Detroit’s struggling casinos still waiting on sports betting


mgm-grand-detroit-casino-moneyline-sports-bettingDetroit’s three casinos reported falling gaming revenue in September and their ongoing lack of sports betting options isn’t helping.

Figures released this week by the Michigan Gaming Control Board show Detroit’s combined casino gaming revenue of $112.3m in September, down 2.5% from the same month last year and 6.3% below August 2019’s result. For the year-to-date, gaming revenue is essentially flat at $1.09b.

MGM Resorts’ MGM Grand Detroit led the casino revenue chart with $46.5m but this was down 6.4% year-on-year, the only casino in negative territory last month. That said, the others barely qualified for growth, as MotorCity’s revenue was up only 0.1% to $38.9m and Penn National Gaming’s Greektown rose 0.7% to $26.9m.

MGM’s Detroit venue recently opened Moneyline, its new sportsbook-in-waiting. Michigan has yet to legalize wagering, so Moneyline is for the moment only a ‘sports lounge’ at which fans can watch games, quaff pints, grab a bite to eat and play the odd game of bar-top video poker, if that’s your thing. But no sports betting.

MGM Grand Detroit president Mike Neubecker told that the property had built Moneyline “with the intention that this would be the traditional space to walk up and make a bet.” All that’s needed now is for Michigan legislators to pull their thumbs out and push their betting bill over the finish line.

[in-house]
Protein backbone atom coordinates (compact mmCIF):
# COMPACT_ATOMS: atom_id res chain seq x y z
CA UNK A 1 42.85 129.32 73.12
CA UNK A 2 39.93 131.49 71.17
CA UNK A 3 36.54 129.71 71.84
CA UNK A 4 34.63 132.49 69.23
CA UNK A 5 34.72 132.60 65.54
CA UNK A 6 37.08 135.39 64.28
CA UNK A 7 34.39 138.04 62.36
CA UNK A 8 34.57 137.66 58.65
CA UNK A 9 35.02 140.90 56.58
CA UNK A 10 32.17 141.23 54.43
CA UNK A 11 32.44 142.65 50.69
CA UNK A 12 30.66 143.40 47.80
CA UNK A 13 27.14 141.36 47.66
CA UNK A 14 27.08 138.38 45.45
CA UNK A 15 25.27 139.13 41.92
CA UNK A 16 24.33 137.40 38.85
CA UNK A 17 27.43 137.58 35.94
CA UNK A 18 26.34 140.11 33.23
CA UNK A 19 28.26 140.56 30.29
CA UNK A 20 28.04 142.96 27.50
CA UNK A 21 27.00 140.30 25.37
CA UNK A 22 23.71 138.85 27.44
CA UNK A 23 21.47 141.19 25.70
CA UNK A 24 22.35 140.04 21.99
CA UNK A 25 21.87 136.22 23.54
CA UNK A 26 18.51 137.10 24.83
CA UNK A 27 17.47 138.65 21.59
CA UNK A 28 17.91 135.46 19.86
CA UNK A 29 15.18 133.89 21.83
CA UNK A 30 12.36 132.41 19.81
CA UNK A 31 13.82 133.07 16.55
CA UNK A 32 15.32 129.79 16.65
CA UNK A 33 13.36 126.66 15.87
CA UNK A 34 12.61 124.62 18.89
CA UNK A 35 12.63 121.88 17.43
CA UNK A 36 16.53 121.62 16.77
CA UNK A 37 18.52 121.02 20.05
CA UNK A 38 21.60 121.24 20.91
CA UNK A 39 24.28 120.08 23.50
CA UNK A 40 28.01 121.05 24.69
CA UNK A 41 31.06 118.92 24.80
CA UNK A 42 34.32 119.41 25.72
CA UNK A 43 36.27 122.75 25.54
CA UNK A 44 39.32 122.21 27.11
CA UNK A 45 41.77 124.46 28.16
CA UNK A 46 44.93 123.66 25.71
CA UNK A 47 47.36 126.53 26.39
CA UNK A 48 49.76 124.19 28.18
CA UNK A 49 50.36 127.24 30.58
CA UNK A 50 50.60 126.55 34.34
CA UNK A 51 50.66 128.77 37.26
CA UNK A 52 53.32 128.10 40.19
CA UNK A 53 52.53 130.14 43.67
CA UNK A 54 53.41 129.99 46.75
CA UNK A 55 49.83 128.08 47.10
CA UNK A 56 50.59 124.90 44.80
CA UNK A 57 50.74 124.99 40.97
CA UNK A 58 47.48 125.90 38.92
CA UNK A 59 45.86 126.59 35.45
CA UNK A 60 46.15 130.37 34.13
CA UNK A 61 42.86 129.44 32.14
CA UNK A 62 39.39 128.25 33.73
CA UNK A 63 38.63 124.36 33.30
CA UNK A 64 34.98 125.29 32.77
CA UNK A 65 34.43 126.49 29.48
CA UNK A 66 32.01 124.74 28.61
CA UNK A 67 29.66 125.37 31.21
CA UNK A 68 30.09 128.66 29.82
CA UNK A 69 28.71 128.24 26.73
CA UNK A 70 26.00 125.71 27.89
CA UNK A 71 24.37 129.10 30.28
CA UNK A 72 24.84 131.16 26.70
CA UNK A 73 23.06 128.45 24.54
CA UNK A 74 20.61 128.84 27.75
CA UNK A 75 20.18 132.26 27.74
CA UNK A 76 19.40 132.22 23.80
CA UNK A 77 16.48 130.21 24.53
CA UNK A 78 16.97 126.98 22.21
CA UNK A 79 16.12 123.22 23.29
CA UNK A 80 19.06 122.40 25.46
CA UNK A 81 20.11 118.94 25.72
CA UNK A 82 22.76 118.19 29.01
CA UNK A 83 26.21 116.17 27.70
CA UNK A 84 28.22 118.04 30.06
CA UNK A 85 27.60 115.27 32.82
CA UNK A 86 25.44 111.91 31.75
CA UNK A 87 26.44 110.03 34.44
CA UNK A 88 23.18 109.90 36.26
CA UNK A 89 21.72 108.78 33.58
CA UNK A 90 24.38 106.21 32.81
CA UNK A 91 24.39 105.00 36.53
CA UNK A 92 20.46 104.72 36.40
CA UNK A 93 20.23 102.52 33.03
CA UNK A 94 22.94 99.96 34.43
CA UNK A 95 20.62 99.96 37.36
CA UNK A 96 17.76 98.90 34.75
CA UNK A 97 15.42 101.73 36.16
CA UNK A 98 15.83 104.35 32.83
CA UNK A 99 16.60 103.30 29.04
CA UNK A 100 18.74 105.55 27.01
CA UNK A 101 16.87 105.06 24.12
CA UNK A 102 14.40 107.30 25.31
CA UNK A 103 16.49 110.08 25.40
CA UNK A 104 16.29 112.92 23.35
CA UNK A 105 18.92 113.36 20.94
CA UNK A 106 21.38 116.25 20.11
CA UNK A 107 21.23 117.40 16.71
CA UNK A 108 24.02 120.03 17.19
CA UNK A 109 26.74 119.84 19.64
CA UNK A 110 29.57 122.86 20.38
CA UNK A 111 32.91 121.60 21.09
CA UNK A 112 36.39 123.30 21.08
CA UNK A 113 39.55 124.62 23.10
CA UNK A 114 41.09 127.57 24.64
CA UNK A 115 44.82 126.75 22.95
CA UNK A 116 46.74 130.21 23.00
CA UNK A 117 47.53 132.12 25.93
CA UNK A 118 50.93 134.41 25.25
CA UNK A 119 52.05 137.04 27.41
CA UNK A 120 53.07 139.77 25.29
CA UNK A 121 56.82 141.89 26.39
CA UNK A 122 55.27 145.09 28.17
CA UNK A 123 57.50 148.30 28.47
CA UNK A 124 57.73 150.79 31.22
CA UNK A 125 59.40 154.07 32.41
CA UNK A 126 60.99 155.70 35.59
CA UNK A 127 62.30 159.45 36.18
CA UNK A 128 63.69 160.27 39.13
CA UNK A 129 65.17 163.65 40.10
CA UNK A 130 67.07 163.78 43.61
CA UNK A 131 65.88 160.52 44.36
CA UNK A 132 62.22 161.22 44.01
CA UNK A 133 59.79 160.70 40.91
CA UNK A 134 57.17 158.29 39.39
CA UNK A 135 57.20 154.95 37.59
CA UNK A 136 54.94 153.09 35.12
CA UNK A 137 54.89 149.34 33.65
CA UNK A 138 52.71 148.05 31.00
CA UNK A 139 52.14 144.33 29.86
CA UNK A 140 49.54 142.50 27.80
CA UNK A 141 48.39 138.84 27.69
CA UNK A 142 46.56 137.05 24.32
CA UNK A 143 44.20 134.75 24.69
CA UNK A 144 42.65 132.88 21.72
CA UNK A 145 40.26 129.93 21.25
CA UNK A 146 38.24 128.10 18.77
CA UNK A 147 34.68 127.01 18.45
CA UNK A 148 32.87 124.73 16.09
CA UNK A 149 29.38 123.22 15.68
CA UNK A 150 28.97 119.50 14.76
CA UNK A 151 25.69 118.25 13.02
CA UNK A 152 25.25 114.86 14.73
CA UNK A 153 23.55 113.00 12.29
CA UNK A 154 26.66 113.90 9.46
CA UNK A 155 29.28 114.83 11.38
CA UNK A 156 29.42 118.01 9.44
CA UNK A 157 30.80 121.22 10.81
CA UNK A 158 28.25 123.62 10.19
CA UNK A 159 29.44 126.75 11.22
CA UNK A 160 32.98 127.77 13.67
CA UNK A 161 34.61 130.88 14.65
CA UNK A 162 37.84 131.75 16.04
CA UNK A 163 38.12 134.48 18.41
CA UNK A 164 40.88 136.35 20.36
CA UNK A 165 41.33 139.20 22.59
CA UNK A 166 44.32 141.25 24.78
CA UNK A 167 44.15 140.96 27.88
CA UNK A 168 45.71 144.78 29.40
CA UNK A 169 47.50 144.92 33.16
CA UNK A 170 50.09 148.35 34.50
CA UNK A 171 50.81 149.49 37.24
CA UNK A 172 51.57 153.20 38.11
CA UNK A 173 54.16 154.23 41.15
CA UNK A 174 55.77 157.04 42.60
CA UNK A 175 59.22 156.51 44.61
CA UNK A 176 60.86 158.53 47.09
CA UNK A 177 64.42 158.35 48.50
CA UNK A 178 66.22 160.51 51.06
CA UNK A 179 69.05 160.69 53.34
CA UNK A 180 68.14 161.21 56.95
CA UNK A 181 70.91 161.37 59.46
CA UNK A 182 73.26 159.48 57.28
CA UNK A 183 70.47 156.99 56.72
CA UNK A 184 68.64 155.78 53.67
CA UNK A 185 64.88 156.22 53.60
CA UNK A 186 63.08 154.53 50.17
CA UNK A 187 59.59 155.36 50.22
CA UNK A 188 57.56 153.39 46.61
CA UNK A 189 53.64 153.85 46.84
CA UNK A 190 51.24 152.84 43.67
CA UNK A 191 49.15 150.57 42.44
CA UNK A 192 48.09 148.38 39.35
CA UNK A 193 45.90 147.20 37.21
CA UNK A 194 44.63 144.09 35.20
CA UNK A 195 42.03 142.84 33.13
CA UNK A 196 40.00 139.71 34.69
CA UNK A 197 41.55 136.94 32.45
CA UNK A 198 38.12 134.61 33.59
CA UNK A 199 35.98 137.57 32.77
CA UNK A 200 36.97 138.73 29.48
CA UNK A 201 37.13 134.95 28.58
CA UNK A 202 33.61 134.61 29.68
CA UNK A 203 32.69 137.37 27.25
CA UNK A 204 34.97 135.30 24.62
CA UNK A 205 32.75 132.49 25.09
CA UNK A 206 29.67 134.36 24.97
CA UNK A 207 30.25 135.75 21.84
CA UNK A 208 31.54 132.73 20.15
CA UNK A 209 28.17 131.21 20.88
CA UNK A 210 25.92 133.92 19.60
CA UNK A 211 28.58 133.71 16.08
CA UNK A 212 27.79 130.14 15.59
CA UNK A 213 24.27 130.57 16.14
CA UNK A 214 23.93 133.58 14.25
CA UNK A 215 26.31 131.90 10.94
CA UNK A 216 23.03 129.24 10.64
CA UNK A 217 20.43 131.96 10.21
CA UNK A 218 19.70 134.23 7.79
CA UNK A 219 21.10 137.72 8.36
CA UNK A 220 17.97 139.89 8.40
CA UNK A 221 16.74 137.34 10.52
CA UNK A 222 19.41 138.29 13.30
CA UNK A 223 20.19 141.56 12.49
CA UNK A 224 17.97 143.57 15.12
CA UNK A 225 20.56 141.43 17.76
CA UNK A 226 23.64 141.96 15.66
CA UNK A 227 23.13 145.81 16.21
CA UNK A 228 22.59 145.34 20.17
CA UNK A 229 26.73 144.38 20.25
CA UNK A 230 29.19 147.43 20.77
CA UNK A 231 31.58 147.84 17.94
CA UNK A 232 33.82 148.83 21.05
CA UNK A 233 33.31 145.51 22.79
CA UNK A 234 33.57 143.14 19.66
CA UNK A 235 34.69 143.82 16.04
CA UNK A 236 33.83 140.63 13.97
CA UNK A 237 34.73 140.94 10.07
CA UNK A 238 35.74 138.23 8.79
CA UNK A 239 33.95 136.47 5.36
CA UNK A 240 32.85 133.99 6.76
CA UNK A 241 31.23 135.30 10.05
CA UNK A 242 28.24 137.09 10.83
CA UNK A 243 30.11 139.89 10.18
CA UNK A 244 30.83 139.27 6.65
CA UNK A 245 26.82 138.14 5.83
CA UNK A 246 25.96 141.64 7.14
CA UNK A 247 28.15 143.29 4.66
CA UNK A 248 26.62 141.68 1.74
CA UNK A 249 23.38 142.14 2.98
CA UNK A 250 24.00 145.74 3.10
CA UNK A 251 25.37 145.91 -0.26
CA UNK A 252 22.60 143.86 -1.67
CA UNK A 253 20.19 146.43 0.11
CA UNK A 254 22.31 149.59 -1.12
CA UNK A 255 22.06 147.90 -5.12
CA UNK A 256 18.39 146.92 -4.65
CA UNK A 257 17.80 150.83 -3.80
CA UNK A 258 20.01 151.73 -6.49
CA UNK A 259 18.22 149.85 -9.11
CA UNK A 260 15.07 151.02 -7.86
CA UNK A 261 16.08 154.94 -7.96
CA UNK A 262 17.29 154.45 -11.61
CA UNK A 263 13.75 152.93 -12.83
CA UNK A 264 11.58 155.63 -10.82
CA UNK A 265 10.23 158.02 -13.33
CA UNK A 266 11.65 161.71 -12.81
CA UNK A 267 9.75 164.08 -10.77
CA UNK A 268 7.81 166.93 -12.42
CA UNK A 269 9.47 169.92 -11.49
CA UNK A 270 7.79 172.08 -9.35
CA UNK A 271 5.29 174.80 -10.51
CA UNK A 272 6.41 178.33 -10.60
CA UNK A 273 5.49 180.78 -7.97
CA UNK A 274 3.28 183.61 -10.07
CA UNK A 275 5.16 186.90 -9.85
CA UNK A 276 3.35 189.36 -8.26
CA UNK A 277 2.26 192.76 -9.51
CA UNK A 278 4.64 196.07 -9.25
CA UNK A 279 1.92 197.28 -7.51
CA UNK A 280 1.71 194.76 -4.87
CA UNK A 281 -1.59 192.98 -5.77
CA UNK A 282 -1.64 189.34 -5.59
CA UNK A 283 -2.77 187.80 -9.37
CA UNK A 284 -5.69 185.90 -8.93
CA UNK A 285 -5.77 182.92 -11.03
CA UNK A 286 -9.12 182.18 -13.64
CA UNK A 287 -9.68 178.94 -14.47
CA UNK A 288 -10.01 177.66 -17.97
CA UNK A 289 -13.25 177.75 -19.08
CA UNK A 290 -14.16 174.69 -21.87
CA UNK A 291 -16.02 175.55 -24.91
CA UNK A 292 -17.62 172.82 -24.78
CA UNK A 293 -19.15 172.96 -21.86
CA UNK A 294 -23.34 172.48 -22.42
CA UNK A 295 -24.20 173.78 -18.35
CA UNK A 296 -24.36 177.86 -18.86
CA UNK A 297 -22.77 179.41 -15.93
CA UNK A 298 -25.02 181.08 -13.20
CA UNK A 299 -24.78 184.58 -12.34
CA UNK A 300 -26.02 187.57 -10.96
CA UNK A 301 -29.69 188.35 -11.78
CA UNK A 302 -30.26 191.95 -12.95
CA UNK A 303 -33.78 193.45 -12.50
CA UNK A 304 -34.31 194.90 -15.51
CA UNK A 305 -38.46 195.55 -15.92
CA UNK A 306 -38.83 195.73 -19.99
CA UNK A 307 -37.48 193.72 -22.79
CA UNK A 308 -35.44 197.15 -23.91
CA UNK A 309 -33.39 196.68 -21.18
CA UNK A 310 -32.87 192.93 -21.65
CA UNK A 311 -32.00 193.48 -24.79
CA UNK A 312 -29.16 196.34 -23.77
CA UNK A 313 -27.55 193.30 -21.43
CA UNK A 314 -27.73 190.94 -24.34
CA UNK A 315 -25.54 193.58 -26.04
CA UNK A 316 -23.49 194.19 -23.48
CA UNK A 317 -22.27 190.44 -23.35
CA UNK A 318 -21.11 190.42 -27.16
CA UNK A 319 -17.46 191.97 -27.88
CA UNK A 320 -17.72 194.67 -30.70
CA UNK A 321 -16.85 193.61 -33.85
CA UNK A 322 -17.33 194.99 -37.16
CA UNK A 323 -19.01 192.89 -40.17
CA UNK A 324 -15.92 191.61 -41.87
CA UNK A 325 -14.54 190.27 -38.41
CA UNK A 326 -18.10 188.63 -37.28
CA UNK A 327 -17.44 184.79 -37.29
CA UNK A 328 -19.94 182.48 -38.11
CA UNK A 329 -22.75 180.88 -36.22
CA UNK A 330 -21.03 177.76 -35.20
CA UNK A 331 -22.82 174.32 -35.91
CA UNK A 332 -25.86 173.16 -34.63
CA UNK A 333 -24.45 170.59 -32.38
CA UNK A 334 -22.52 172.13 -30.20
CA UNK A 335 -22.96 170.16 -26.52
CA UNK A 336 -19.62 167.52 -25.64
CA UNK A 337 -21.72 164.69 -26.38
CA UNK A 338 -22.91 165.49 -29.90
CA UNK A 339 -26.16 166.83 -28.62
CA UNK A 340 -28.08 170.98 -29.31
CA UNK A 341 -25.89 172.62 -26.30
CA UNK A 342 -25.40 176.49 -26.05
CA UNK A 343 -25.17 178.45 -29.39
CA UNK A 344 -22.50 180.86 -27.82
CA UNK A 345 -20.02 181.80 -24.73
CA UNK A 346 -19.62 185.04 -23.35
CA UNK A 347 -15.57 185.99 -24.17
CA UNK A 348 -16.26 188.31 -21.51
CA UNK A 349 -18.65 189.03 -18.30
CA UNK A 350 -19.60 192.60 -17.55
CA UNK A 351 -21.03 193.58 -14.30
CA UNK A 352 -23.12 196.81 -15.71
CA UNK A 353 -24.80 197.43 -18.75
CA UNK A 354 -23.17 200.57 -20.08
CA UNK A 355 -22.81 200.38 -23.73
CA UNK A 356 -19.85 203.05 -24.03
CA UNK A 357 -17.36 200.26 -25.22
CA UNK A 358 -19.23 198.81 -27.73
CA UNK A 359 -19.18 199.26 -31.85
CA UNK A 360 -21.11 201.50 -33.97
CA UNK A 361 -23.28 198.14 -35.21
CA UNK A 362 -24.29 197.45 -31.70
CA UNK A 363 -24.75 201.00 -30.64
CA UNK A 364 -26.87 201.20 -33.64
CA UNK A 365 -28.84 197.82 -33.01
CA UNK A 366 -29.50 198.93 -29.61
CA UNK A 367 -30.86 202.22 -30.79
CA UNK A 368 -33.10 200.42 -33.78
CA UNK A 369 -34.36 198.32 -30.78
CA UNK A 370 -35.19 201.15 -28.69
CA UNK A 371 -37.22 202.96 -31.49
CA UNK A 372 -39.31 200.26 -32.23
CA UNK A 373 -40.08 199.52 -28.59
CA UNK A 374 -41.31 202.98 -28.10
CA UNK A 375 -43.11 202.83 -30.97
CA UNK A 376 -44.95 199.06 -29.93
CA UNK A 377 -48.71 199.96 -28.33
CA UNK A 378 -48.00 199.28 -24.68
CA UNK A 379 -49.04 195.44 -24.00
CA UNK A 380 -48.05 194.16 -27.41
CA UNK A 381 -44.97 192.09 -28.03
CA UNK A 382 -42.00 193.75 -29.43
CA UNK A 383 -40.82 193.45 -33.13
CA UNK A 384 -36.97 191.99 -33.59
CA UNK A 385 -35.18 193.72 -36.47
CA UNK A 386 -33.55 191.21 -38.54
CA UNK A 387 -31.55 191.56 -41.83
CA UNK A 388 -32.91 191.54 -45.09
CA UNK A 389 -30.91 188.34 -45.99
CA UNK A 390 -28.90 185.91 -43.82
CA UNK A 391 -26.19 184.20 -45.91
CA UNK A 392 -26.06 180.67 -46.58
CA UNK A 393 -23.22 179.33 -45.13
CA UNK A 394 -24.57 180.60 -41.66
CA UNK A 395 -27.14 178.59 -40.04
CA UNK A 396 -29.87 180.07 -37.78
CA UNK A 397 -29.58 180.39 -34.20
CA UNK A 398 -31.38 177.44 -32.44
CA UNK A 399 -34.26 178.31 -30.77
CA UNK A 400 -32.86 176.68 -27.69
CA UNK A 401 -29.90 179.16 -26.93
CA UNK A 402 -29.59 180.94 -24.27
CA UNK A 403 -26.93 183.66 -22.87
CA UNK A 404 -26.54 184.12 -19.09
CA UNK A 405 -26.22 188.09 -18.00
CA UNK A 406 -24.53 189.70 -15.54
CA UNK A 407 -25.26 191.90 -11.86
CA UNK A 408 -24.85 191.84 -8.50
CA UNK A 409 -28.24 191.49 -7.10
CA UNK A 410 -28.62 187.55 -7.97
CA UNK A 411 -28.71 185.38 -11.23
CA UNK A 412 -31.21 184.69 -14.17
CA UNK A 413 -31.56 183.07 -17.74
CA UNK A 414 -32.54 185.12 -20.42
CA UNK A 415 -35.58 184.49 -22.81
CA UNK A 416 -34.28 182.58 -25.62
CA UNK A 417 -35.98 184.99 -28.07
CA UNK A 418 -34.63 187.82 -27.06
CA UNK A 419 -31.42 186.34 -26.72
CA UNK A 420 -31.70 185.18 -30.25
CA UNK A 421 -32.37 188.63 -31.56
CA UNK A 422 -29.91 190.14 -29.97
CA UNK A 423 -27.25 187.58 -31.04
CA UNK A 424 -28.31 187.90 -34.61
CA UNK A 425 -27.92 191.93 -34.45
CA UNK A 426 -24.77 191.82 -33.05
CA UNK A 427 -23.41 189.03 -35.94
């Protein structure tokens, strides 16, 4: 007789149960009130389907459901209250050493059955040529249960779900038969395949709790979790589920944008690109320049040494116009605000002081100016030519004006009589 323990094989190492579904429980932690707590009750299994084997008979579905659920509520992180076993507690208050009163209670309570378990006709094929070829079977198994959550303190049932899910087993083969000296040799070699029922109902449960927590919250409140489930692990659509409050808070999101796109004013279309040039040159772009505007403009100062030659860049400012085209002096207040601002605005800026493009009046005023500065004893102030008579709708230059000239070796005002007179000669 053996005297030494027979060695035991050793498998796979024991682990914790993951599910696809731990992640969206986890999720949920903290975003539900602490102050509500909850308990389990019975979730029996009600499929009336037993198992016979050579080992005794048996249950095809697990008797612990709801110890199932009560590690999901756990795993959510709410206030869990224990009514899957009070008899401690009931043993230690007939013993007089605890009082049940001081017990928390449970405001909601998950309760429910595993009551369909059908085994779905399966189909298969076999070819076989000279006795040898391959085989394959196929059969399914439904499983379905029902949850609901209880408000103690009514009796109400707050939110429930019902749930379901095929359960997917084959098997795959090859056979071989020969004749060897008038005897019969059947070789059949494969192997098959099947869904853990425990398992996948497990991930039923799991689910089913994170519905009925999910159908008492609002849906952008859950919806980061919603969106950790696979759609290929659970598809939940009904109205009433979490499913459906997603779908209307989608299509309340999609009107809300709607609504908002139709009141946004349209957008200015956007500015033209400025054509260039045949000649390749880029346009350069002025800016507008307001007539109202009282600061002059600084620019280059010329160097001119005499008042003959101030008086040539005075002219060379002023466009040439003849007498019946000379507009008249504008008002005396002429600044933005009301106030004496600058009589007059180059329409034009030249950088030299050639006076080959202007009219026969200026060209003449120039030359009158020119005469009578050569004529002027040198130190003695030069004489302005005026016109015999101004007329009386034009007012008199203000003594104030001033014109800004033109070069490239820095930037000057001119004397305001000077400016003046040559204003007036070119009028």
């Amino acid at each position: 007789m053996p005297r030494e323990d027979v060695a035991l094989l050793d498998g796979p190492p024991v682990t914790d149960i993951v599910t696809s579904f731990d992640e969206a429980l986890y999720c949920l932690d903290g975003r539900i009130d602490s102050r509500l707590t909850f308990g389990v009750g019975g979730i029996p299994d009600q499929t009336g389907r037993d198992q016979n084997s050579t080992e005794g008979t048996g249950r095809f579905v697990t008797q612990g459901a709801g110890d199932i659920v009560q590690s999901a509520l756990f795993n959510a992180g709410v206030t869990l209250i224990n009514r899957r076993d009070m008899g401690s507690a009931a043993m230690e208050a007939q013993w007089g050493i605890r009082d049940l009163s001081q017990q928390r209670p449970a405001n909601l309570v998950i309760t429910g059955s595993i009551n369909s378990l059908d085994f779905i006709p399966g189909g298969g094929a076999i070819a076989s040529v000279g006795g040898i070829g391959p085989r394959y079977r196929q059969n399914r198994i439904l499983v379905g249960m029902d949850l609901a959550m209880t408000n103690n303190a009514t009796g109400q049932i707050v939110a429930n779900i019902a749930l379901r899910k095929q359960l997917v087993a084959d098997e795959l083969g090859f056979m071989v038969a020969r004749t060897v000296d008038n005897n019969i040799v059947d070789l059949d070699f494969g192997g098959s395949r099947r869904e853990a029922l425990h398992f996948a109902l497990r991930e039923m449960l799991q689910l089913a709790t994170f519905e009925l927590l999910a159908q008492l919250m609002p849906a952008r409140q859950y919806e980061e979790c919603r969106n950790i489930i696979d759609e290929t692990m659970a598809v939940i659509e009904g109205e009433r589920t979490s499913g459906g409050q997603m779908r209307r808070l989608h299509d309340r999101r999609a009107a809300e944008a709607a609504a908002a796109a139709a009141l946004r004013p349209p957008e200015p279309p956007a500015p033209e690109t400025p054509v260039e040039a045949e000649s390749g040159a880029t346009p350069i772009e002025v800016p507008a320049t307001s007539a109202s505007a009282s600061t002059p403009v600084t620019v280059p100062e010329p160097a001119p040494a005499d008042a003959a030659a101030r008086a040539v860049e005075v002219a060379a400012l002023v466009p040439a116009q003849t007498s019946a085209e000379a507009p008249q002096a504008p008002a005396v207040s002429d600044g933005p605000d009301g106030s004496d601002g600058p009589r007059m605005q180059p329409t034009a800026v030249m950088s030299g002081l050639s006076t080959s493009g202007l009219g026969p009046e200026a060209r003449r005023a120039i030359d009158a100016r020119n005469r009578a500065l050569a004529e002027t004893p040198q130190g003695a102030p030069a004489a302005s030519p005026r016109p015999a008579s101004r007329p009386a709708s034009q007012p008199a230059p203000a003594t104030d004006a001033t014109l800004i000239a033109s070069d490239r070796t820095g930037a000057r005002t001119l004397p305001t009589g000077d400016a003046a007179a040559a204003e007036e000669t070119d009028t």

Michigan’s legislature has a number of gambling proposals on its agenda, but Rep. Brandt Iden, who has spearheaded most of the state’s gambling expansion efforts in recent years, recently unveiled a modified draft of legislation that would legalize both land-based and online betting by consciously uncoupling it from other online gambling products, such as casino and poker.

Michigan Gov. Gretchen Whitmer has made it clear that she’s no fan of online gambling, based on her belief that it will cannibalize the state lottery’s revenue (despite a distinct lack of evidence in other states to support that conclusion).

Whitmer has also pushed for a 15% sports betting tax rate, nearly twice the 8% rate that Iden supports, although his new draft would require Detroit casinos to pay the city an additional 1.25% (the state’s tribal casinos would be spared this top-up). Iden also proposes cutting initial betting license fees in half to $100k, while annual renewal fees would also halve to $50k.

Having previously shepherded an online gambling bill through the state’s legislature, only to see this bill cruelly vetoed by outgoing Gov. Rick Snyder last December, Iden appears determined to secure a veto-proof majority of legislators before pushing for a betting vote. But things would definitely go a lot smoother if he could get Whitmer on board. Perhaps the two should discuss it over a beer at Moneyline.